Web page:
BTU up;” “don’t get none of that,” which meant not to collect a sample from lower quality coal
that Defendant was loading in the rail cars; and “we might have to add us two or three shovels
full of stoker or something to get the BTU up or something.” Stoker is a higher quality coal that
would increase the BTU of a sample. On February 9, 2012, Defendant instructed Wells as to
how many shovelfuls of stoker to place in the sample bag. At trial, Wells explained that
Defendant was instructing him not to collect any samples from the lower quality coal being
loaded onto the rail cars for Eastman.
USA v. Grigsby
The grand jury foreperson explained that the grand jury was investigating whether
Eastman coal was paying for high quality coal but receiving low quality coal because the testing
company was being bribed, in violation of the wire fraud statute. She testified that it was
important to the grand jury to know how the samples were being collecting by the SGS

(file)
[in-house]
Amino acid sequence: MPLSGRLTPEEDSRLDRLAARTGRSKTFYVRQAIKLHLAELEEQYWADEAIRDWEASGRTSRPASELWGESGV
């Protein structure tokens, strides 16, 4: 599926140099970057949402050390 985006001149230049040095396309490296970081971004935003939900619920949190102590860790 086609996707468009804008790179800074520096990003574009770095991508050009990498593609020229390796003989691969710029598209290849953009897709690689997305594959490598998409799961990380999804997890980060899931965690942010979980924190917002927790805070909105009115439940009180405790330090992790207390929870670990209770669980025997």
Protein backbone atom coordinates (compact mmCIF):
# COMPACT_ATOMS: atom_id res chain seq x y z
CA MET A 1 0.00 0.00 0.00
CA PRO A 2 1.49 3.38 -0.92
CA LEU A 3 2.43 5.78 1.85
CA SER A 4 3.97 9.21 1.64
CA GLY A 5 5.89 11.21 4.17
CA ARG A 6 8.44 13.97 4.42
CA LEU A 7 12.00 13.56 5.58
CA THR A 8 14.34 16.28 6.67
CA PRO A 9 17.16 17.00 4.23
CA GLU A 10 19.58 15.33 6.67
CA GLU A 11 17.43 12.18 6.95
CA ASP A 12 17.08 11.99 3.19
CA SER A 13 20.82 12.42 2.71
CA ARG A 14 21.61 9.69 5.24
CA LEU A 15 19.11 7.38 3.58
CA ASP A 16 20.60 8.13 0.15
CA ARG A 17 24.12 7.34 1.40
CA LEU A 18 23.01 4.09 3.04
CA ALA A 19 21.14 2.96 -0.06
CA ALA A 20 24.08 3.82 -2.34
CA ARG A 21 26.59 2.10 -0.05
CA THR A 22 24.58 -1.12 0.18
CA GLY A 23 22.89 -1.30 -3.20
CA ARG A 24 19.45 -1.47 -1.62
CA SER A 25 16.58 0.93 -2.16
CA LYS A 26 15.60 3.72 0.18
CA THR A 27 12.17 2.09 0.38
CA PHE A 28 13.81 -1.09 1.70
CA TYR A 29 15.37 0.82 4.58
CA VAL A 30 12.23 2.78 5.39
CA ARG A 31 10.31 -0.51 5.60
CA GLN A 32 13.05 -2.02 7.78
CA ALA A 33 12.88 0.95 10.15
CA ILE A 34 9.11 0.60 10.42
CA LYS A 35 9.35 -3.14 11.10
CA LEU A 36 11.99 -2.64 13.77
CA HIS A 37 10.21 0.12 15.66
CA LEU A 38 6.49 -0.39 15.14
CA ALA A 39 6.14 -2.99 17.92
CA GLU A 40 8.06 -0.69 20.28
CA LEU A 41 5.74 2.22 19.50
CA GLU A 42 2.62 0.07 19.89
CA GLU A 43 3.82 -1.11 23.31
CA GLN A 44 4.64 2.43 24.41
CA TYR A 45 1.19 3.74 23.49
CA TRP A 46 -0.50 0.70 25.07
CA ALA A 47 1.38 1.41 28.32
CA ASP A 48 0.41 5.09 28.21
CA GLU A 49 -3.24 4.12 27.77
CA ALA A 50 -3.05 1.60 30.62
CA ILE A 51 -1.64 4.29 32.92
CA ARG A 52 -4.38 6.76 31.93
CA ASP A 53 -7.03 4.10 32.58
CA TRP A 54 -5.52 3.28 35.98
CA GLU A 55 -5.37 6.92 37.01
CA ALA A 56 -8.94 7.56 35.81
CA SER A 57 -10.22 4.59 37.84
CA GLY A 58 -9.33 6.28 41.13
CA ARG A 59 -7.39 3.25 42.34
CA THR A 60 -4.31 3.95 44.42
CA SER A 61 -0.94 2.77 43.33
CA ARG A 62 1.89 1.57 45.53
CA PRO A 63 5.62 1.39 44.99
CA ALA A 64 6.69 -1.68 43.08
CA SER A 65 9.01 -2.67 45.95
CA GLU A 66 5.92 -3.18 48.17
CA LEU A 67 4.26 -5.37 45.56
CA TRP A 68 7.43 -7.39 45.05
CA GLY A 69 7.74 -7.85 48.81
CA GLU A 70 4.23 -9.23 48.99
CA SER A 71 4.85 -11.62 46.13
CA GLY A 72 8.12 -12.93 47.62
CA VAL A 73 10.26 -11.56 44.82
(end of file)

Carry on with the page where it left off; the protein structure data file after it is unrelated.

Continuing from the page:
employees because “they were supposed to be random samples,” but were “in effect, doctored
Defendant called FBI Special Agent Drew Scown to testify about the alleged scheme by
Hills Fuels and other coal brokers to defraud Eastman. Scown testified that Eastman stopped
buying coal from Hills Fuels in October 2010 because it was concerned about coal quality and
that Defendant’s brother Darrell formed True Entergy and began selling coal to Eastman in
March 2011. On January 26, 2012, Scown interviewed Wells, who agreed to cooperate and
assist in the investigation. Scown interviewed Defendant in May 2012; Defendant denied any
involvement in the scheme. Scown testified before the grand jury in August 2012 about the
fraud scheme. He told the grand jury that the evidence indicated that Defendant had instructed
Wells how to obtain the samples, although Defendant denied that fact.
Defendant was convicted as charged and moved without success for a judgment of
acquittal or new trial. He was sentenced to 12 months and 1 day of imprisonment, followed by
three years of supervised release, and a $4,000 fine. This appeal followed.
USA v. Grigsby
On appeal Defendant claims that “the government failed to meet its burden to prove that
his statements to the grand jury, if proven false, were material to the grand jury’s investigation.”